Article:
Do Great Olympians Make Our Country Great Britain?

We’re just coming down from our Rio 2016 high. 27 gold medals, beating our tally in London 2012 and China in 2008. But, do great Olympians make our country Great Britain?

It’s a fantastic achievement, that we can’t dispute. But after listening to the Jeremy Vine phone in (a democratic listening choice on a road trip with the family, not my first choice) about how the Olympics make us feel as a nation, I think we need a little perspective. A great sporting achievement does not necessarily make our country a ‘superpower’ all round, only in sport.

Firstly, to give the reader some perspective, I’m not a fan of spectator sports, especially those with huge business structures behind them. This is where the Olympics are different. Yes there’s a huge investment behind funding our athletes training and participation costs, an over £4m per gold it is estimated but also a cost of only £1.09 to each Briton. Some would argue that’s a small price for the emotional value it brings, not to mention the influence Olympic success can have on the younger generation, a demographic group who desperately need hope right now in Great Britain. I found it much more enjoyable watching the Olympics than Premiership football, a point that has been made by many others after London 2012.

London 2012 Paralympics, stadium
London 2012 Paralympics – I was lucky to be there.

What has inspired me are the athletes. Particularly their personal determination to improve their skill and performance. Plus, for my daughters, I can show them about amazing women, working hard towards their goals and becoming big names in international sport. One of the few times in the world of sport women equally share the spotlight with men.

Our position in the medal table is arbitrary in my view, it’s the medal total that counts. As for coming second, we could argue, we’re the greatest sporting superpower who doesn’t have an alleged doping routine.

While Brexiters may consider this shows how great our country truly is, I think we should ask ourselves honestly whether we should consider our Olympic success the shape of things to come politically and socially for Great Britain. There are tough times ahead, we haven’t invoked Article 50 yet. Many of the people commenting on the Jeremy Vine show were using the Olympics as an excuse to justify going it alone but the sporting investment model is not the only used in our society. Our government could actually learn a few lessons about how the funding has yielded success in human beings and their performance!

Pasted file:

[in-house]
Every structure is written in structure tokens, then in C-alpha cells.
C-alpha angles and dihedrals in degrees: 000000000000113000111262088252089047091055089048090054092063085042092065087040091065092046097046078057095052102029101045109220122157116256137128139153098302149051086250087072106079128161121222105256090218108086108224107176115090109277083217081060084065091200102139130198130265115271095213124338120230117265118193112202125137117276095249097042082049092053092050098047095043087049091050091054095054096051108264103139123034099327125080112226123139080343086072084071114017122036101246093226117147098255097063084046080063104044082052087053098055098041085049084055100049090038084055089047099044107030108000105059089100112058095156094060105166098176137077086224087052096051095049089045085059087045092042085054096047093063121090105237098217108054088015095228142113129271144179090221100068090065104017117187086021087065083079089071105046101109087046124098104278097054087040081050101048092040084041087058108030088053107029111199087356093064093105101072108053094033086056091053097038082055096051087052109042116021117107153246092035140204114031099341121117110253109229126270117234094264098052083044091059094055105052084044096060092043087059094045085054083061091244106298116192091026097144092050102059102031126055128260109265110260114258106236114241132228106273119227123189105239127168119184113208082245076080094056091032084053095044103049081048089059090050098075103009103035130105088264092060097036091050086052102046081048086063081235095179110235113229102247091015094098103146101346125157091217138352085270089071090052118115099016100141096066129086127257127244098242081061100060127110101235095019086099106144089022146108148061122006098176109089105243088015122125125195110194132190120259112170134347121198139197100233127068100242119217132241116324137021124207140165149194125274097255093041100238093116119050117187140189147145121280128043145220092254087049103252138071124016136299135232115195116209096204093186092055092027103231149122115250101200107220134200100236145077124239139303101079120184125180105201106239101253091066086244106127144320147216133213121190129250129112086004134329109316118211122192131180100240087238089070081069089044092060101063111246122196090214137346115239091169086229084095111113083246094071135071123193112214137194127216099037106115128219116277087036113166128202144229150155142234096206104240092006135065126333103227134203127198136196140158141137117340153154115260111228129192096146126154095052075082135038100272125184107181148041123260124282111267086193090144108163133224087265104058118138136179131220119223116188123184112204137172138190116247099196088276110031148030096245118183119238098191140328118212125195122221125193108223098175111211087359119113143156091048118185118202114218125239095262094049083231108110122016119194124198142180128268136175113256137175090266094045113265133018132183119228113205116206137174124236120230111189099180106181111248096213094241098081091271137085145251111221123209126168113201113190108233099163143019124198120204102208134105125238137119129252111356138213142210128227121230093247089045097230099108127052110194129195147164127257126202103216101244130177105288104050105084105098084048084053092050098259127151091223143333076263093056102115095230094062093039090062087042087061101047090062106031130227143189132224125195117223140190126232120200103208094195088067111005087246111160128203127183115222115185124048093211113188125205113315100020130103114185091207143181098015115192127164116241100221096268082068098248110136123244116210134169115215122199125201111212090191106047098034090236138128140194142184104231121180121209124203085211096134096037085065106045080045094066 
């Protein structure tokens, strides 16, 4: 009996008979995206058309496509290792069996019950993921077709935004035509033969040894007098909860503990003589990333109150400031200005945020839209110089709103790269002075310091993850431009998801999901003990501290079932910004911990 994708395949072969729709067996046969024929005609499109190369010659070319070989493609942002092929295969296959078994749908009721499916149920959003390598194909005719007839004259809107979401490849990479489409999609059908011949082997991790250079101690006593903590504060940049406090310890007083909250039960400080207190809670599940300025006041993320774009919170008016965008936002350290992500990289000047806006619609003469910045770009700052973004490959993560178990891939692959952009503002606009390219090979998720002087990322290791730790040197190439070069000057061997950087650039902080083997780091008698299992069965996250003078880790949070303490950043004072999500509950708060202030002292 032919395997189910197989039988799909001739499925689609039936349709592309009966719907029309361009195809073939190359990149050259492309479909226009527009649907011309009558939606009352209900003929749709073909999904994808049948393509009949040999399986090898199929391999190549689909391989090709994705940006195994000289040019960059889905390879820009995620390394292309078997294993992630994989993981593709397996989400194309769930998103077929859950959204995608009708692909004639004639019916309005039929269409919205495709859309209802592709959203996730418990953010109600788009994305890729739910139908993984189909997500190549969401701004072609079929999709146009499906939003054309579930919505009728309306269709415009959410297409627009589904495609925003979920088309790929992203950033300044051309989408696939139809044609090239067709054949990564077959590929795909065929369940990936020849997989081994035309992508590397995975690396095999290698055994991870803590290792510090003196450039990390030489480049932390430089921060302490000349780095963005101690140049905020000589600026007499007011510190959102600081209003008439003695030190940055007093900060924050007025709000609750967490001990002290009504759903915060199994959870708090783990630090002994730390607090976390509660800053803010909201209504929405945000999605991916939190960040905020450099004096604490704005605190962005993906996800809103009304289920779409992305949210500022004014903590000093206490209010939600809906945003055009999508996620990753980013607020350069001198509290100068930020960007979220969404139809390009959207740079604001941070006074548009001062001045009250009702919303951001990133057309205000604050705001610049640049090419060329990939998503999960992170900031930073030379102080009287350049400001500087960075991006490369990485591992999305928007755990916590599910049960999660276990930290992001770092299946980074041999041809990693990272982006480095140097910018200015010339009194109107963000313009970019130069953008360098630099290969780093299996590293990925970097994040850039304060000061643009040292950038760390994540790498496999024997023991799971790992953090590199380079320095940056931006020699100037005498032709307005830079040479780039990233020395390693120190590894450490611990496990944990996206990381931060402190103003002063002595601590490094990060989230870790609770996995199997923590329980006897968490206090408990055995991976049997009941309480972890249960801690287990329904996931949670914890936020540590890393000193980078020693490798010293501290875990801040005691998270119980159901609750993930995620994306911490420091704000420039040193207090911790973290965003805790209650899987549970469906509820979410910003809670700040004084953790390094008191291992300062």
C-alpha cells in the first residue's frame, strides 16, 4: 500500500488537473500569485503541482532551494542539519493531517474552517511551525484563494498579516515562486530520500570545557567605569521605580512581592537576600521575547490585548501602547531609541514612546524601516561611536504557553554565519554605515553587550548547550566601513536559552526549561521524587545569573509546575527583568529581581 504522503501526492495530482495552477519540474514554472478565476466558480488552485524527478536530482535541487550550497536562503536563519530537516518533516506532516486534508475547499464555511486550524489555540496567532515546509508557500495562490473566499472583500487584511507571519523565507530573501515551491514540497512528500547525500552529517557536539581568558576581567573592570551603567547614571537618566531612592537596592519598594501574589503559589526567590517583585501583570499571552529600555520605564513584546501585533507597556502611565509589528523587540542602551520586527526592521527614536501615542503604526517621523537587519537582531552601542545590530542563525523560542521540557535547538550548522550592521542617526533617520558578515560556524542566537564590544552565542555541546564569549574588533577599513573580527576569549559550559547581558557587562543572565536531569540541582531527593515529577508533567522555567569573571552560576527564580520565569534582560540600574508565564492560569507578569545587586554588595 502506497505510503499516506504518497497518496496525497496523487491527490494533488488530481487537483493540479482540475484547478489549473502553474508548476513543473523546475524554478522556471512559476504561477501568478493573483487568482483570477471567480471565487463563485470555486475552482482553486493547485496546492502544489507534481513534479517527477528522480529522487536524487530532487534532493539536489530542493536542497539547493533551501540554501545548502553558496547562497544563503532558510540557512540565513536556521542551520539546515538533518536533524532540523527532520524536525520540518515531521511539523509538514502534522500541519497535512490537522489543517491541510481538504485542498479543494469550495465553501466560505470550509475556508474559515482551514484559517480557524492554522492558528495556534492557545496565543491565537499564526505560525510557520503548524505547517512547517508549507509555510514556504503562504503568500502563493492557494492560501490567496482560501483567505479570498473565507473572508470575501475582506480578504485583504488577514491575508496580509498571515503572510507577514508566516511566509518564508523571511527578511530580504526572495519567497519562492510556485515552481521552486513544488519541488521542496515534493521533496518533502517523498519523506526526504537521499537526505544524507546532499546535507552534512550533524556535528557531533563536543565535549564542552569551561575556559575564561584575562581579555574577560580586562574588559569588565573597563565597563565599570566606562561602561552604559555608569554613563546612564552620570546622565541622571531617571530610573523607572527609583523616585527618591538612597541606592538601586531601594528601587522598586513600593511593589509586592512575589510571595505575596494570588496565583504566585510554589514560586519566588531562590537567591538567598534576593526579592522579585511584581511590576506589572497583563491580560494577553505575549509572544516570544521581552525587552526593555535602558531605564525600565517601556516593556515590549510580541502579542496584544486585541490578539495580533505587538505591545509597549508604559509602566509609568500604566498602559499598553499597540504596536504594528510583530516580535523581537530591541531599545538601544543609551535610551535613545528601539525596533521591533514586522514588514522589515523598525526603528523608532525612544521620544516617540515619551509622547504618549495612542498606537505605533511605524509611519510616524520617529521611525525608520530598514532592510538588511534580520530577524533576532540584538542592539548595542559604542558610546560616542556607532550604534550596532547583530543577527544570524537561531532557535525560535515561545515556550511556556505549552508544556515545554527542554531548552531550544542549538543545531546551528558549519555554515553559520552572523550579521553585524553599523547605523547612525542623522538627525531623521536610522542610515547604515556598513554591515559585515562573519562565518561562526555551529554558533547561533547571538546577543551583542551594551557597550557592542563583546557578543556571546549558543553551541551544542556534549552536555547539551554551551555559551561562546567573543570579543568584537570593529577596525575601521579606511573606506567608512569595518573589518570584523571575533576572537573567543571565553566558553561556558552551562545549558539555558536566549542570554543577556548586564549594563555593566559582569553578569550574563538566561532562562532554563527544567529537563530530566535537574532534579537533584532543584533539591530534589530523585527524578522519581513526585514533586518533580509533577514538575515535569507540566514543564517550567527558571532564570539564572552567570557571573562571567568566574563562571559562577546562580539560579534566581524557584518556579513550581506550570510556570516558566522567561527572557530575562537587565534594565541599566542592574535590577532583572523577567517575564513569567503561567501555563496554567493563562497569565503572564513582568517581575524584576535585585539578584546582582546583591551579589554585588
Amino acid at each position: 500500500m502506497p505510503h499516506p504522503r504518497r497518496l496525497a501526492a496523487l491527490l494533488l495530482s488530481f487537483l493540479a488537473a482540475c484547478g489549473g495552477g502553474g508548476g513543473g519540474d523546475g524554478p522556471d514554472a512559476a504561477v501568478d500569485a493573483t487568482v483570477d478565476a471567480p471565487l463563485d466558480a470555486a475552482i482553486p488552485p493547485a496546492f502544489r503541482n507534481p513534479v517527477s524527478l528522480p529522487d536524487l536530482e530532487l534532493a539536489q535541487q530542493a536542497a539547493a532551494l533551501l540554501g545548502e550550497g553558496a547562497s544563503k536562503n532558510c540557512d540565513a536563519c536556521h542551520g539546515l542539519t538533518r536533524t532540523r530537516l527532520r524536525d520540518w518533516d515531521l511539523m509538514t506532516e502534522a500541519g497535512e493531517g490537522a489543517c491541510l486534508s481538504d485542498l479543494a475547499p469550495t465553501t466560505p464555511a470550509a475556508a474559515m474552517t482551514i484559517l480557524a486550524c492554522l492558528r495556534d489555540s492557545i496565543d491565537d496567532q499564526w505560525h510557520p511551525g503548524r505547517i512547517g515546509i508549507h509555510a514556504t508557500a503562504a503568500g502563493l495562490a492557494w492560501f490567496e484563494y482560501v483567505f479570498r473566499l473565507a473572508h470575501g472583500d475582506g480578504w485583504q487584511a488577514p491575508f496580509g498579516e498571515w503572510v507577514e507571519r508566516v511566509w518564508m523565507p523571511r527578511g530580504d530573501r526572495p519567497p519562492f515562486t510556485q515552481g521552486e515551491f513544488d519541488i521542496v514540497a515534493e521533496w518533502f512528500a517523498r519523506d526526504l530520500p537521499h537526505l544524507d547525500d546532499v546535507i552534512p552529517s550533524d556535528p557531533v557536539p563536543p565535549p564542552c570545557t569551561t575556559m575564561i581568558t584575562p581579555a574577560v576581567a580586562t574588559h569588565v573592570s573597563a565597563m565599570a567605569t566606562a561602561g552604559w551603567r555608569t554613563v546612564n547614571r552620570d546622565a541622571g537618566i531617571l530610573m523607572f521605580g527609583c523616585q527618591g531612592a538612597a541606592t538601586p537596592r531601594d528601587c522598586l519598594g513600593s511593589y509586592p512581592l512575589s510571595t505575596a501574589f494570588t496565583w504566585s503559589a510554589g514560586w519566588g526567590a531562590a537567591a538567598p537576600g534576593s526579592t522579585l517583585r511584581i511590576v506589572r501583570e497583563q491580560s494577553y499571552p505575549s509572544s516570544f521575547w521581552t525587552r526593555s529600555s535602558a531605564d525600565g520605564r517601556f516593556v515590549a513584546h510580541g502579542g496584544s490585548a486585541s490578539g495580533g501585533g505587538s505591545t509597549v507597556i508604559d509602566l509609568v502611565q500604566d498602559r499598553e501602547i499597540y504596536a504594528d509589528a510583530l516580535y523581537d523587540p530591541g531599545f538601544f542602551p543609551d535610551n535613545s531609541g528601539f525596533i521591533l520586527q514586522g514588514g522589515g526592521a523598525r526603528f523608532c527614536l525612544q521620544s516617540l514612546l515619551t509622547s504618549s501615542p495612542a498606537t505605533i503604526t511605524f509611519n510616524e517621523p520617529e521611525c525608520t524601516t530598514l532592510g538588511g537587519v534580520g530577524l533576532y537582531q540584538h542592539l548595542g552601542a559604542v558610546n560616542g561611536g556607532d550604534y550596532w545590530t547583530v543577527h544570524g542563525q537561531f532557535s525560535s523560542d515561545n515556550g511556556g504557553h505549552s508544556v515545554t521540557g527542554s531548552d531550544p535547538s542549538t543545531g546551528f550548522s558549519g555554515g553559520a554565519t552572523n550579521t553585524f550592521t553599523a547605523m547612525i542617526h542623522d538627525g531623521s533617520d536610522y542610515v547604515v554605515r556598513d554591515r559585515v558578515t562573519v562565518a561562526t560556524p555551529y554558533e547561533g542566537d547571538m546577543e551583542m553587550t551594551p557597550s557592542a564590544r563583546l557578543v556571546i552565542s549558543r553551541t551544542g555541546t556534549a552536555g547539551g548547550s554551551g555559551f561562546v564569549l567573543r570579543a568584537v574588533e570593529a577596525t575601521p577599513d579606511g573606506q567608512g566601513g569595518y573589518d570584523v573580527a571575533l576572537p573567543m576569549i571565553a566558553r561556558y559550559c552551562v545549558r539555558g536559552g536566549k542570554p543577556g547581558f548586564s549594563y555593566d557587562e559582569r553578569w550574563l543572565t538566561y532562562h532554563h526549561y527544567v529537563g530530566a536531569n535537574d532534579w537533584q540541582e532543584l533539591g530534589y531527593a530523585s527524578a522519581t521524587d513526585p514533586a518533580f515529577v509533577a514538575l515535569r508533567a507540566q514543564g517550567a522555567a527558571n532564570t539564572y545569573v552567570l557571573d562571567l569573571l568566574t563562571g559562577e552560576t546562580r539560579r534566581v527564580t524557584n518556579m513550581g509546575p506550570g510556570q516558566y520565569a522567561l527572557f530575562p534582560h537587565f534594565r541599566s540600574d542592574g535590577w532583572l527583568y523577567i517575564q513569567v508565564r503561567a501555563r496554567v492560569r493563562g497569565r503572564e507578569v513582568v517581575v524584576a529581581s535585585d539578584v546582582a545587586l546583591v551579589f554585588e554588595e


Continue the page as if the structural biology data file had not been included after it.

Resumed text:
I won’t be popular making this point so early after the end of the games but I feel all the while we have child poverty, a disenfranchised disabled community, institutional racism and sexism, homelessness, exorbitant rents and poor living conditions plus high levels of unemployment for young people, we cannot call ourselves ‘Great’ Britain. Instead we should be saying, how can we make this post-Rio pride apply to every aspect of our society? How can we use this Olympic success to inspire everyone, including our politicians to make the right choices for our futures?

What I would like to see now is, as well as their juicy (well-earned) sponsorship contracts the athletes will procure, they use their podium to be champions for all aspects for their communities. To show that if someone invests and truly believes in you, anything is possible.

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About Claire Jones-Hughes

Founder and co-editor of, Claire has been blogging since 2009. She has posted on a variety of sites including The Argus, The Huffington Post and The Guardian's Comment Is Free. Known as The Contented Mummy on social media, she is dedicated to honest, unsponsored blogging so that parents can benefit from shared experience. Can also be found at - sharing her journey to health & wellness.

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